The figure in the chair remained silent and unmoving.
‘We were told this building was empty. Would you mind telling us what you’re doing here?’
Ellen tugged at his sleeve. ‘Chris? Chris! Let’s get out of here.’
As she spoke the figure in the chair started to rise. They still couldn’t see properly. It was just a shape, the build of a large man, darker than the surrounding darkness.
They took a step backwards. Ellen clamped a hand across her nose as a foul odor hit her like a physical blow.
‘God! I think I’m going to be sick.’ She started to retch.
Baines focused the flashlight, willing the beam to glow brighter, but it was useless. The light was being swallowed. There was a sound, like dry autumn leaves blown across concrete, and the shape exploded, fragmenting into a hundred smaller shapes that skittered across the floor, flapping and flailing like disembodied blackbird wings. The shapes moved past them, plucking at their clothes, slithering over their skin.
Chris Baines dropped the flashlight and sank to his knees, folding his arms over his head as he was buffeted by the shapes.
The apartment door slammed and it was all over. The stench and the shapes had gone.
Baines gradually uncurled his arms from his head, picked up the flashlight, and stood upright. He shone the beam around the room. Ellen was standing at the window with her back to him as if staring out at the street below. ‘Ellen? Ellie?’
She didn’t move; didn’t acknowledge him at all.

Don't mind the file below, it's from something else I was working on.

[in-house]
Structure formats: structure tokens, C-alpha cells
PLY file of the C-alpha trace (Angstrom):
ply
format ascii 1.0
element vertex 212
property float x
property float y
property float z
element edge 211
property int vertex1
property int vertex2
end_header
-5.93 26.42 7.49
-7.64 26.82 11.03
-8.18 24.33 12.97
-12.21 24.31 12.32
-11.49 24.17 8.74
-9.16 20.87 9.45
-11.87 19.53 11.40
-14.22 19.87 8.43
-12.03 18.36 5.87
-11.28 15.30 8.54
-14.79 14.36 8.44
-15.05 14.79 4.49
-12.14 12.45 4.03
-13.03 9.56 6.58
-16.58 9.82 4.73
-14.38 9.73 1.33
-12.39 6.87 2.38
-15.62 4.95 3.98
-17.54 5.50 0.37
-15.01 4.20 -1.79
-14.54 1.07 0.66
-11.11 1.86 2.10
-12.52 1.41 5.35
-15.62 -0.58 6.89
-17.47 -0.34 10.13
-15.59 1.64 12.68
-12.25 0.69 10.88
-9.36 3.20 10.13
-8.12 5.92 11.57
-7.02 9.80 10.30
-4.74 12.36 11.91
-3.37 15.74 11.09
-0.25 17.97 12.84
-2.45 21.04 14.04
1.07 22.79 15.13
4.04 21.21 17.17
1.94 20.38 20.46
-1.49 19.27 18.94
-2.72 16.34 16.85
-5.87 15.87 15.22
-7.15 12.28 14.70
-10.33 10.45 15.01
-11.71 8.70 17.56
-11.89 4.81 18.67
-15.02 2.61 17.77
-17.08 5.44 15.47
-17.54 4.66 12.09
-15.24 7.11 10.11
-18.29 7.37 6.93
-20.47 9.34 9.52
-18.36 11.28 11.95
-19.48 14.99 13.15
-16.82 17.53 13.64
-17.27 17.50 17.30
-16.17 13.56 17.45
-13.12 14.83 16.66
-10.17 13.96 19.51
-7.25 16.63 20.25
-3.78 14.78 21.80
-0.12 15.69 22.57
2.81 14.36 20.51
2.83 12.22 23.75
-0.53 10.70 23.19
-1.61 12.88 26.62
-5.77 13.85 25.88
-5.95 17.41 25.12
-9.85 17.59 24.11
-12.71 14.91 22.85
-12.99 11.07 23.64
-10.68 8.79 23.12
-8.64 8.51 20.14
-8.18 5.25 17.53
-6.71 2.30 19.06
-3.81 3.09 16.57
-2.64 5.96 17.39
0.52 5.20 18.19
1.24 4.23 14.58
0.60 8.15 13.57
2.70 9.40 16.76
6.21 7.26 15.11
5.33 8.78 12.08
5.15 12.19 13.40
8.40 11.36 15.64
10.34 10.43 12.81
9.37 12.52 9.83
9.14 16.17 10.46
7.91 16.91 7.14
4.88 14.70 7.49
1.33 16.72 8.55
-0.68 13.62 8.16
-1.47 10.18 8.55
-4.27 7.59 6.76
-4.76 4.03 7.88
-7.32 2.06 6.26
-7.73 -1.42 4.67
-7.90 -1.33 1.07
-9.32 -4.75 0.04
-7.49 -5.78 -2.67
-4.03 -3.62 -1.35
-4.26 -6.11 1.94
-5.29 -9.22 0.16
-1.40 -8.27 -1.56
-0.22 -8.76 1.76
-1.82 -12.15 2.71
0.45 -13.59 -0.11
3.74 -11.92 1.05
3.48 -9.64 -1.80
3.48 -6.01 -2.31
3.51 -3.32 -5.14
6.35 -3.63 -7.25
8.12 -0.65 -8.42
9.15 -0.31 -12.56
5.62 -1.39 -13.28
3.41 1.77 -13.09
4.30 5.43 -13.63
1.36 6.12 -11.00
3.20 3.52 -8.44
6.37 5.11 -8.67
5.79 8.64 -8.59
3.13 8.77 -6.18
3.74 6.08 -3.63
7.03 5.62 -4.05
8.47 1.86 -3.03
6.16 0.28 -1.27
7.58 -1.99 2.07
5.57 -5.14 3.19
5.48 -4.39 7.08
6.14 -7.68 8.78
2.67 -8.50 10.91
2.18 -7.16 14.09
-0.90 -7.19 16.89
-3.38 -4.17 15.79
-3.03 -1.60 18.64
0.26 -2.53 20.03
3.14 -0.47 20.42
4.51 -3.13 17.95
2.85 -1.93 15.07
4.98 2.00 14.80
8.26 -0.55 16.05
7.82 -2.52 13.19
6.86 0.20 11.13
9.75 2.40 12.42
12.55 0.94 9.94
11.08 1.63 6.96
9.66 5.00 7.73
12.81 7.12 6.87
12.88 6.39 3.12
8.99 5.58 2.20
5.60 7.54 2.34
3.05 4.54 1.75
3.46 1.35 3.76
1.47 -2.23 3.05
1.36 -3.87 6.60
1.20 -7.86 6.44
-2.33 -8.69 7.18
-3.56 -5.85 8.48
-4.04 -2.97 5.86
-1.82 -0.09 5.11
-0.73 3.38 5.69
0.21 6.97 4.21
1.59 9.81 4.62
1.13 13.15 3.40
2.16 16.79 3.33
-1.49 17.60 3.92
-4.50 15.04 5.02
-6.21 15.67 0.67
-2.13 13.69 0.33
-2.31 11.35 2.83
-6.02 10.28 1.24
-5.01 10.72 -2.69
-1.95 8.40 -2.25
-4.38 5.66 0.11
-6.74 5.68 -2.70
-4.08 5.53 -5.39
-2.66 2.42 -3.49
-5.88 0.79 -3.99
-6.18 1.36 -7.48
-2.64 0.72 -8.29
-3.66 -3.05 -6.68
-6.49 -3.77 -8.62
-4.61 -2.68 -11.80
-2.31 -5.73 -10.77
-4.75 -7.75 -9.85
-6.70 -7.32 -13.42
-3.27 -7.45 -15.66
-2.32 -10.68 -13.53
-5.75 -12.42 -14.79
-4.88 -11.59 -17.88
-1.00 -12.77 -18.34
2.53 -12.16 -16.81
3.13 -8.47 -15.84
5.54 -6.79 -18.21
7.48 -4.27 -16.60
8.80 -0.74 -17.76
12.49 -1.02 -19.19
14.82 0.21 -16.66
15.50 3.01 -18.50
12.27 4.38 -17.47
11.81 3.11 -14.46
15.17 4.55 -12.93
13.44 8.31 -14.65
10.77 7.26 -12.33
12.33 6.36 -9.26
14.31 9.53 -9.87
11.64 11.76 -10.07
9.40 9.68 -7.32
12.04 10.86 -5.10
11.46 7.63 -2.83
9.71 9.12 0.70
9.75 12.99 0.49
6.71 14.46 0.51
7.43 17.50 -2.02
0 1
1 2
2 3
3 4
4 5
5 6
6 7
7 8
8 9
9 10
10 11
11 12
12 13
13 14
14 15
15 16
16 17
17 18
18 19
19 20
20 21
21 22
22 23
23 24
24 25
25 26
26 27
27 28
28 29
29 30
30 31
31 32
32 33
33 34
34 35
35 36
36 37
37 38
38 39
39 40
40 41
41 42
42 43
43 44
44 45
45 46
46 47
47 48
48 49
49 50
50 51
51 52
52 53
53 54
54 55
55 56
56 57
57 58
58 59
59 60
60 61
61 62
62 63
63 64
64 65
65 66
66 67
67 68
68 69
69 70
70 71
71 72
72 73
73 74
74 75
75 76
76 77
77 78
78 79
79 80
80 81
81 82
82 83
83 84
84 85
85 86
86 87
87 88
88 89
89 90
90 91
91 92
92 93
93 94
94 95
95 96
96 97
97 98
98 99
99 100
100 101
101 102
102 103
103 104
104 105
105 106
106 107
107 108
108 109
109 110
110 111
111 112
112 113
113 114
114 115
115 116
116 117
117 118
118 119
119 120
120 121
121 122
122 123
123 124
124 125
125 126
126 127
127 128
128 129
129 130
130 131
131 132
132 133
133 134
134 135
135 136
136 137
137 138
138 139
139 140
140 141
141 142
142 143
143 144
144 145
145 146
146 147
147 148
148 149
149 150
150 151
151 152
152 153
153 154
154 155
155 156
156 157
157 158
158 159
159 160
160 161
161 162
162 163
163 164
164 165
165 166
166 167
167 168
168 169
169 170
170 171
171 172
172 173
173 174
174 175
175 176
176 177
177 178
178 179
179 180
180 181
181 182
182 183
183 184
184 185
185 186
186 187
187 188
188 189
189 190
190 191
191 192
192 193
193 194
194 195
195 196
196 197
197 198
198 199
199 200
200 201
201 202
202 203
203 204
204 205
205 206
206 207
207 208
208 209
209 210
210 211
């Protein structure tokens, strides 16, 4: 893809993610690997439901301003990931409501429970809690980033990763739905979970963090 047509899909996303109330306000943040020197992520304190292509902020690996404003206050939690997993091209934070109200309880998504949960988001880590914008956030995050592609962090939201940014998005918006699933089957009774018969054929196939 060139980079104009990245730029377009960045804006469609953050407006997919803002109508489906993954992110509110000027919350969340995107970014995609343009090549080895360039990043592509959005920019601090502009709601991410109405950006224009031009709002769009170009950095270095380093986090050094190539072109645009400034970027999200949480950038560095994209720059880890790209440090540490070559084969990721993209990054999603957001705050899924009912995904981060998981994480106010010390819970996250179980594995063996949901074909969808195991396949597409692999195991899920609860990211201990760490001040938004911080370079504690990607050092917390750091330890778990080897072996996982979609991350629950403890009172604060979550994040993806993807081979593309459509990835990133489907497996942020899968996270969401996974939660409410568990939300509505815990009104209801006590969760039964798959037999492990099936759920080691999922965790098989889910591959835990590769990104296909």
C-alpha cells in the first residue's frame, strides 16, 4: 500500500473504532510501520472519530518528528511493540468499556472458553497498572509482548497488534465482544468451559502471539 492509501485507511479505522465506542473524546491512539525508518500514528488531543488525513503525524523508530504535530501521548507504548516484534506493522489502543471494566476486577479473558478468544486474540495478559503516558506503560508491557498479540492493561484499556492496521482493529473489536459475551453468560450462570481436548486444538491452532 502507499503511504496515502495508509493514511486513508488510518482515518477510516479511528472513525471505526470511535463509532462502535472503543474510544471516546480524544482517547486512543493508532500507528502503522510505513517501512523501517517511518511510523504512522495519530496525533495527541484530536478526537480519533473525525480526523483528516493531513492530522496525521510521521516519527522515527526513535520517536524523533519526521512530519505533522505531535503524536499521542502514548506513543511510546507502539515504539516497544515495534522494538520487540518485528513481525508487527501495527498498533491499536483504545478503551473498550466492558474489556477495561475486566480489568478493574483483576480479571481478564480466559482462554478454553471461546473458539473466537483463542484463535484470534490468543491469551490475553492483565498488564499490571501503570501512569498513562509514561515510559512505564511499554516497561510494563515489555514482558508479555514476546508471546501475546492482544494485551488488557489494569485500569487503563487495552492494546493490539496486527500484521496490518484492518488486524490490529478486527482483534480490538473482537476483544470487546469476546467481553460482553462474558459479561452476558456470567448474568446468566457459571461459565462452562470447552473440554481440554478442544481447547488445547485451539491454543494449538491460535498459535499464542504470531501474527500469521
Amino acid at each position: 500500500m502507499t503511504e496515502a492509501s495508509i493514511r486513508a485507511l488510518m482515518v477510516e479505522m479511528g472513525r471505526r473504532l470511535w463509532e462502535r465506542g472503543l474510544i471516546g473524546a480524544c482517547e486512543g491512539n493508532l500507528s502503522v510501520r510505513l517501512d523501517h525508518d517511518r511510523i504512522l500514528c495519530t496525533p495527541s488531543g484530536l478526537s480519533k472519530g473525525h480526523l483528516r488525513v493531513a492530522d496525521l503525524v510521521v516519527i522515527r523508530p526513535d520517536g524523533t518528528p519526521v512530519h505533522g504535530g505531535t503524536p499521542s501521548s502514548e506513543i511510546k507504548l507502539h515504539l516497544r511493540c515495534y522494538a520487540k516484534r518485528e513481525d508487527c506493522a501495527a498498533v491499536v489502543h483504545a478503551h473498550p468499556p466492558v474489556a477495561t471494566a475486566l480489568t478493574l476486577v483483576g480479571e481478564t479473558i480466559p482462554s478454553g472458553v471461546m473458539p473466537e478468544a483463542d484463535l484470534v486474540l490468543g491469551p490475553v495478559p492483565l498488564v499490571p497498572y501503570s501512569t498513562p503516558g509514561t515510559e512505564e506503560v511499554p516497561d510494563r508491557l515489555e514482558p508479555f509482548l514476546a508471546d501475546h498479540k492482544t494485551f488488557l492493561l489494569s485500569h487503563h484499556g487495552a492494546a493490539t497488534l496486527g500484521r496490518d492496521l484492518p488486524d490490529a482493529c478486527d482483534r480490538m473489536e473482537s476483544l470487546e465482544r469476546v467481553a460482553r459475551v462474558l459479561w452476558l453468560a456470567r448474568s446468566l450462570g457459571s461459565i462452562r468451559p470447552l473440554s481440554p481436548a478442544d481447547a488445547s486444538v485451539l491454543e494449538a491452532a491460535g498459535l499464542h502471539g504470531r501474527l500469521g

He took a few steps forward, reached out and touched her shoulder. ‘Ellie?’
At his touch Ellen McCrory crumpled to the floor, deflating like a burst balloon.
The flashlight’s beam took in the withered skin of her face, the bleached white, cotton-candy texture of her hair. Her mouth sagged open and Chris Baines watched as her teeth crumbled to dust and fell away.
And then he screamed too.
He was still screaming when the others found him five minutes later.
WHERE NIGHT SOULS CAME FROM…
Over the years we have written many novels, parts of novels, and thought of and dismissed ideas for novels.
The majority have never seen the light of day. Or if they did, if we ever pulled them out, looked at them and thought, “That’s not too bad,” they soon objected and ran squirming back under the rock where they’d been hiding ever since we abandoned them.
Some were foetal stage, a few pages and no more; others were fully grown infants, completed at 90000 words or more. Most were fully written but seemed to only come in at about 70% of that length; too long for novellas, too short for novels, too much in need of revision to be shown in polite company.